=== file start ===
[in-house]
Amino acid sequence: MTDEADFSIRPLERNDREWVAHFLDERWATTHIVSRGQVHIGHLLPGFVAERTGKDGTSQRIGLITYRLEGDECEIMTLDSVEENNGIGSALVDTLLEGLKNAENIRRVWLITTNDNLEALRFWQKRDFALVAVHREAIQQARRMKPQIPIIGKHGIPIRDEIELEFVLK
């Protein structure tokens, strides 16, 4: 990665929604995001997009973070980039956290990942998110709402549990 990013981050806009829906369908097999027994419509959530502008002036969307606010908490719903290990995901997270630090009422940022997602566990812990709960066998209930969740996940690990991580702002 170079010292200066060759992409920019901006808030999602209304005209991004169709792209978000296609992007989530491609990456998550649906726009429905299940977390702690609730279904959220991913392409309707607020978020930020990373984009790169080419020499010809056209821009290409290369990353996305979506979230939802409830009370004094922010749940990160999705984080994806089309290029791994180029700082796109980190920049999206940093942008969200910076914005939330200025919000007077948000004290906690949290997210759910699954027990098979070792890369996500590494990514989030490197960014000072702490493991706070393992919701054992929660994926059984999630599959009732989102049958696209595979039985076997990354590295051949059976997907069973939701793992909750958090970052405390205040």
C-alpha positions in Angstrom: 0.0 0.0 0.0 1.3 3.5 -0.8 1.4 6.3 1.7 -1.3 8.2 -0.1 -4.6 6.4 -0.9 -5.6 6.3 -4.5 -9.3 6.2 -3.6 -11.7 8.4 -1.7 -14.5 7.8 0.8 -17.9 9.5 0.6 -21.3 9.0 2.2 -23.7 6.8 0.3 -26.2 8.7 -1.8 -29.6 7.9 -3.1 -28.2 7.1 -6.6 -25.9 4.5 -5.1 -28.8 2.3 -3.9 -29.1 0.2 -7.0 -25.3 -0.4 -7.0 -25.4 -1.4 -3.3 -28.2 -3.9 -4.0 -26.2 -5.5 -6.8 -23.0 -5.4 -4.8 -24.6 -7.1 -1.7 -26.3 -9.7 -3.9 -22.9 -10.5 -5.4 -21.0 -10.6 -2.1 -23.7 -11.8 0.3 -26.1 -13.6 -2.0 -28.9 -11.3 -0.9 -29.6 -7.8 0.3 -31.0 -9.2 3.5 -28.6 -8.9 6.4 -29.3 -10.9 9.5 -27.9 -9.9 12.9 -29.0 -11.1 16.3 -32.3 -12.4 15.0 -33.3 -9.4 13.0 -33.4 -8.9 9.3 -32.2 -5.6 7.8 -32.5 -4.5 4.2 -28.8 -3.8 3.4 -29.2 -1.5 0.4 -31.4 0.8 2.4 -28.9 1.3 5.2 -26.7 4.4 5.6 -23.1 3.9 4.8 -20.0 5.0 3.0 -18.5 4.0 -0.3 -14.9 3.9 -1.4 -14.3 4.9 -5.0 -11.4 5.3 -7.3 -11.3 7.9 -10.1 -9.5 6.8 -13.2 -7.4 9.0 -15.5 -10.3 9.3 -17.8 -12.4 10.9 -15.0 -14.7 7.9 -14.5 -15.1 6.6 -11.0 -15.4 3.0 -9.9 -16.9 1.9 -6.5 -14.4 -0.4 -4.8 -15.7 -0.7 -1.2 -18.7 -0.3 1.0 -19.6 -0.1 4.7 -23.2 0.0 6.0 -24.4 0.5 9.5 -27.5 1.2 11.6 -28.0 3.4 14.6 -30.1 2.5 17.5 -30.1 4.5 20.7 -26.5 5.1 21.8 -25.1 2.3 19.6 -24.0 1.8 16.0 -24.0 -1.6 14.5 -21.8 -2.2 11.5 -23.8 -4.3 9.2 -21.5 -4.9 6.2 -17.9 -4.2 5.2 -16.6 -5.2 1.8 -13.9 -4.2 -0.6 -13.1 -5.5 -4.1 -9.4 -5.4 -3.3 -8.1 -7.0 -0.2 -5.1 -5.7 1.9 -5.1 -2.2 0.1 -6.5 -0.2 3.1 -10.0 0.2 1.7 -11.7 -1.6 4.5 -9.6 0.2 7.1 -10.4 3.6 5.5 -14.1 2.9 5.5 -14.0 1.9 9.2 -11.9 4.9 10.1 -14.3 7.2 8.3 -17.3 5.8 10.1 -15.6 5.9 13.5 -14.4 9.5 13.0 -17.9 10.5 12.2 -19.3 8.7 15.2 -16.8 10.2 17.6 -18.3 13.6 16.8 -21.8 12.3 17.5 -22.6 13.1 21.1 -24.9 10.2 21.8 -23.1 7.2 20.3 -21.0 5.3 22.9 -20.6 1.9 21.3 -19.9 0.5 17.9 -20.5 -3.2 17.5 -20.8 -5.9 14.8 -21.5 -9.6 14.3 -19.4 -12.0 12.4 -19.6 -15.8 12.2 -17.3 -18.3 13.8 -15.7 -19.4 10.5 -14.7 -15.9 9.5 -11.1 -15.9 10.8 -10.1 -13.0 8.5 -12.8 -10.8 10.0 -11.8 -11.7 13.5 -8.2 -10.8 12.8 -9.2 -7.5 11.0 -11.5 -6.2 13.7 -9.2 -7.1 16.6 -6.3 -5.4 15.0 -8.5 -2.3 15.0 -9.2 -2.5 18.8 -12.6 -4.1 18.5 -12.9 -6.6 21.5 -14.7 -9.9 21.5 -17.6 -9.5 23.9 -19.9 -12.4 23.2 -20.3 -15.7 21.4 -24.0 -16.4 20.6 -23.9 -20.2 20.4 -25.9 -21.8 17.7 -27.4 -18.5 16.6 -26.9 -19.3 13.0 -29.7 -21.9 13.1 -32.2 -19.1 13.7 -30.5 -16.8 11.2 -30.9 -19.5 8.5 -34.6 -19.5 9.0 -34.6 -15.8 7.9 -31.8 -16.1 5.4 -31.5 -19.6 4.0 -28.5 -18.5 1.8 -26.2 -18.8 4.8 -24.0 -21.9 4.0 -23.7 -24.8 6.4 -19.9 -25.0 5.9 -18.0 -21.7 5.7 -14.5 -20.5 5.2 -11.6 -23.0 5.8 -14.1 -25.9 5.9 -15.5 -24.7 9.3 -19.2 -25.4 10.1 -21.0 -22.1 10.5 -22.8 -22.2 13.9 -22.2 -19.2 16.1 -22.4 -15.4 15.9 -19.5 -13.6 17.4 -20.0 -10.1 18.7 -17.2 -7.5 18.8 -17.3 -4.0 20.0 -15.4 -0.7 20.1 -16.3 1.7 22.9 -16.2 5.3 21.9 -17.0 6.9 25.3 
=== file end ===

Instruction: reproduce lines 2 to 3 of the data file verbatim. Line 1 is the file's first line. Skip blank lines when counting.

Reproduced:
Amino acid sequence: MTDEADFSIRPLERNDREWVAHFLDERWATTHIVSRGQVHIGHLLPGFVAERTGKDGTSQRIGLITYRLEGDECEIMTLDSVEENNGIGSALVDTLLEGLKNAENIRRVWLITTNDNLEALRFWQKRDFALVAVHREAIQQARRMKPQIPIIGKHGIPIRDEIELEFVLK
């Protein structure tokens, strides 16, 4: 990665929604995001997009973070980039956290990942998110709402549990 990013981050806009829906369908097999027994419509959530502008002036969307606010908490719903290990995901997270630090009422940022997602566990812990709960066998209930969740996940690990991580702002 170079010292200066060759992409920019901006808030999602209304005209991004169709792209978000296609992007989530491609990456998550649906726009429905299940977390702690609730279904959220991913392409309707607020978020930020990373984009790169080419020499010809056209821009290409290369990353996305979506979230939802409830009370004094922010749940990160999705984080994806089309290029791994180029700082796109980190920049999206940093942008969200910076914005939330200025919000007077948000004290906690949290997210759910699954027990098979070792890369996500590494990514989030490197960014000072702490493991706070393992919701054992929660994926059984999630599959009732989102049958696209595979039985076997990354590295051949059976997907069973939701793992909750958090970052405390205040």